September 21, 2013 § 8 Comments
(invariably a Saturday or Sunday)
When the colors peaked.
And my father and mother sat in the front seat
of perhaps the maroon Studebaker with the
I LIKE IKE button on the visor.
In the back, my sister and I held empty paper bags,
for the leaf harvest, my brother and his Tonka truck between us.
My father would drive ’til he came to the railroad track,
a silver zipper down the back of the
gaudy dress of September.
Claudia and I candled found leaves against the sun.
Beautiful, more beautiful, most! We dropped them in our sacks.
Then home again to empty bags into baskets,
leaves displayed on the record cabinet,
except those ironed between sheets of wax paper.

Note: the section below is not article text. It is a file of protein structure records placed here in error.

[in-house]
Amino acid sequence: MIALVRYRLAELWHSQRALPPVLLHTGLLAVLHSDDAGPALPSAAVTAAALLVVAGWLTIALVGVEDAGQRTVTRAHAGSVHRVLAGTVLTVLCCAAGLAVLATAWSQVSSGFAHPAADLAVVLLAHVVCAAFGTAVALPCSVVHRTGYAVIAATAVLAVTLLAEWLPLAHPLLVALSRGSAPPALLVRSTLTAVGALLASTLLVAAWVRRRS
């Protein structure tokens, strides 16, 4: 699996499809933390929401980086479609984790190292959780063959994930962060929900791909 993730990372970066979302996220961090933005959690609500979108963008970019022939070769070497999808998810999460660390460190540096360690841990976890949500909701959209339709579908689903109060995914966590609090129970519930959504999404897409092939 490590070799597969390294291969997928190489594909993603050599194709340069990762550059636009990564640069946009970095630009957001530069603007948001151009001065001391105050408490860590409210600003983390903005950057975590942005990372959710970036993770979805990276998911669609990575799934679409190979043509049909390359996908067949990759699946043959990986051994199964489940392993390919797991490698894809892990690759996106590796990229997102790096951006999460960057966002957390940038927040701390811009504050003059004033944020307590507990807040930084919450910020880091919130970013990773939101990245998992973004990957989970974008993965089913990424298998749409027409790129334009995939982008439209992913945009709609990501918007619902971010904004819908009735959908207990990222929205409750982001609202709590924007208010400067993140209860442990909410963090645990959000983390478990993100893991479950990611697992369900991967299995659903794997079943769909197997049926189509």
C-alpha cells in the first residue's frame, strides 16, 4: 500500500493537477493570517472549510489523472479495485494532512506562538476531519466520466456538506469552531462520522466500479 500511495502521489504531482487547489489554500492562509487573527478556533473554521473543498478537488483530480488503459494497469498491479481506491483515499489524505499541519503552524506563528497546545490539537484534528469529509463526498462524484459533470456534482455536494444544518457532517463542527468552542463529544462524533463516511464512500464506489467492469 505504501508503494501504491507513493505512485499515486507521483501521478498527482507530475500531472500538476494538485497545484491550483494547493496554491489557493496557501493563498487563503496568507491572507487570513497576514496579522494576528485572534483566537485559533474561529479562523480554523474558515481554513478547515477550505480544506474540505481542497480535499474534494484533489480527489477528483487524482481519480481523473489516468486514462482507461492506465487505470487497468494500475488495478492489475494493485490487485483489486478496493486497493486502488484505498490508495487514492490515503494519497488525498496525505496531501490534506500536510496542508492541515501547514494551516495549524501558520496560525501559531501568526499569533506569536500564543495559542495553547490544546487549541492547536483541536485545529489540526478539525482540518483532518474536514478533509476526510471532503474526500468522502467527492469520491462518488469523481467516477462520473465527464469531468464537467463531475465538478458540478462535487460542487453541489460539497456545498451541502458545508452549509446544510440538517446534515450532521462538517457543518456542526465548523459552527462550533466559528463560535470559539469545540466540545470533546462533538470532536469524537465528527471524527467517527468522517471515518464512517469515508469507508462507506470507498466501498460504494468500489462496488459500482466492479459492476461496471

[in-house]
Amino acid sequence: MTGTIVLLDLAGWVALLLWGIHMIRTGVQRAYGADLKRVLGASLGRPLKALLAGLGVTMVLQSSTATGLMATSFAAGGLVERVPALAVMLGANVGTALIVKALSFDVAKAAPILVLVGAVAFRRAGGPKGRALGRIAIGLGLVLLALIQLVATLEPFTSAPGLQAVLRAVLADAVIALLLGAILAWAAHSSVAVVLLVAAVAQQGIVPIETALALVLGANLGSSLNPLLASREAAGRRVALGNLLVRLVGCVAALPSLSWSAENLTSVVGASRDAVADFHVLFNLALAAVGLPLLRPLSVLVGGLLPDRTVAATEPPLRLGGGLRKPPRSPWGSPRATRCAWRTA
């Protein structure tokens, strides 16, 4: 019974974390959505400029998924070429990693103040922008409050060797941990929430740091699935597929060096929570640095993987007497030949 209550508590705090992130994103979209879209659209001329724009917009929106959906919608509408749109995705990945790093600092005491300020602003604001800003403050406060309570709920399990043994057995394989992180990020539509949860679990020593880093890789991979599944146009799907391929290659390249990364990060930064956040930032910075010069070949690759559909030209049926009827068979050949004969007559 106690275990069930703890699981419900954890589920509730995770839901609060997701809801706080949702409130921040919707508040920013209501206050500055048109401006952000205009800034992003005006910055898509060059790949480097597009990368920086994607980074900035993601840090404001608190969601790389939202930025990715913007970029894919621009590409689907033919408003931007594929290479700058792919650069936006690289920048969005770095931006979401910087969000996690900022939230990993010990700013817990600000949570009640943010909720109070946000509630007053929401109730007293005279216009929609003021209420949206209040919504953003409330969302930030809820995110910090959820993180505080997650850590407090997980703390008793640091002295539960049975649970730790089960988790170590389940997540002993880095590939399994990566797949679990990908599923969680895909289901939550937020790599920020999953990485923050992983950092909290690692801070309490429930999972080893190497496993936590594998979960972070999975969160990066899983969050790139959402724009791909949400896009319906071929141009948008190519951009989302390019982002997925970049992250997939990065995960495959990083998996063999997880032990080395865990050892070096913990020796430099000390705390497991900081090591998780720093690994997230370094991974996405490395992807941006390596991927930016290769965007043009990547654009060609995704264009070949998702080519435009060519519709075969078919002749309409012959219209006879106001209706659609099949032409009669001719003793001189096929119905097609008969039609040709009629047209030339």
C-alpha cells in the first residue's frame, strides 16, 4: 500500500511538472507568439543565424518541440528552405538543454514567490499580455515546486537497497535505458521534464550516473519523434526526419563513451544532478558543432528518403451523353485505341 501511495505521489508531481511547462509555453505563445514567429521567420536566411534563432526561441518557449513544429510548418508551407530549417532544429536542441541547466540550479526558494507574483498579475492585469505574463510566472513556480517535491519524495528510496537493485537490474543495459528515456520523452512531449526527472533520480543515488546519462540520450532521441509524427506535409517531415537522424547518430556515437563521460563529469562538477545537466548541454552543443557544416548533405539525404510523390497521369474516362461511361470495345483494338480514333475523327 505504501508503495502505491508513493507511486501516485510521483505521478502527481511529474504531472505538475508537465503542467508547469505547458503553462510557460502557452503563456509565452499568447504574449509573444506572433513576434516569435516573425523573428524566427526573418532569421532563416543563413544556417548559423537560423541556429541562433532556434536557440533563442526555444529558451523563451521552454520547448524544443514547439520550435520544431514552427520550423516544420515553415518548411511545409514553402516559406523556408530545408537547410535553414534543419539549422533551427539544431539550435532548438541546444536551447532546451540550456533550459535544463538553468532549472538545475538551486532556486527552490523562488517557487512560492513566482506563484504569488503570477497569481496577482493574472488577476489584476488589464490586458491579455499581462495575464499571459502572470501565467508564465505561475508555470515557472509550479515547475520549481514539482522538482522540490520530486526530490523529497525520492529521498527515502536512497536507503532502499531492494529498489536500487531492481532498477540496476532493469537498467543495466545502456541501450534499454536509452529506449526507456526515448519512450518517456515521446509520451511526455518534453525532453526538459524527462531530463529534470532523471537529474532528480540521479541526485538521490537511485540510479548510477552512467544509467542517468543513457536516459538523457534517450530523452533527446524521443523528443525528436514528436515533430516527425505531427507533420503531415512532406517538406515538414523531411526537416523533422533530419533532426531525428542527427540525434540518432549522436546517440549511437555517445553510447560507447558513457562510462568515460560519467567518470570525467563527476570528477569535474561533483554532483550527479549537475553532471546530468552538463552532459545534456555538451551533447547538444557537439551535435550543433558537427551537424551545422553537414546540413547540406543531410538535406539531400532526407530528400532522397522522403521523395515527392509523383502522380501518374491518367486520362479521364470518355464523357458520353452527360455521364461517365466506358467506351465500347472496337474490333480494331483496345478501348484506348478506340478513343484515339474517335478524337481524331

until there came a day (invariably a school day)
when baskets were emptied and put away unmissed
Did our leaves join spent teabags in the trash?
Or did our mother stand on our suburban stoop
And offer them to the wind.
Note: Poetry is like wet cement that has been washed in a sieve until all that is left is the aggregate; the words too striking to slip through the mesh. This piece is not a poem. It is a story written small with line breaks. Memory is a near-poem, a handful of fragments, an arrangement painstakingly made from what is left.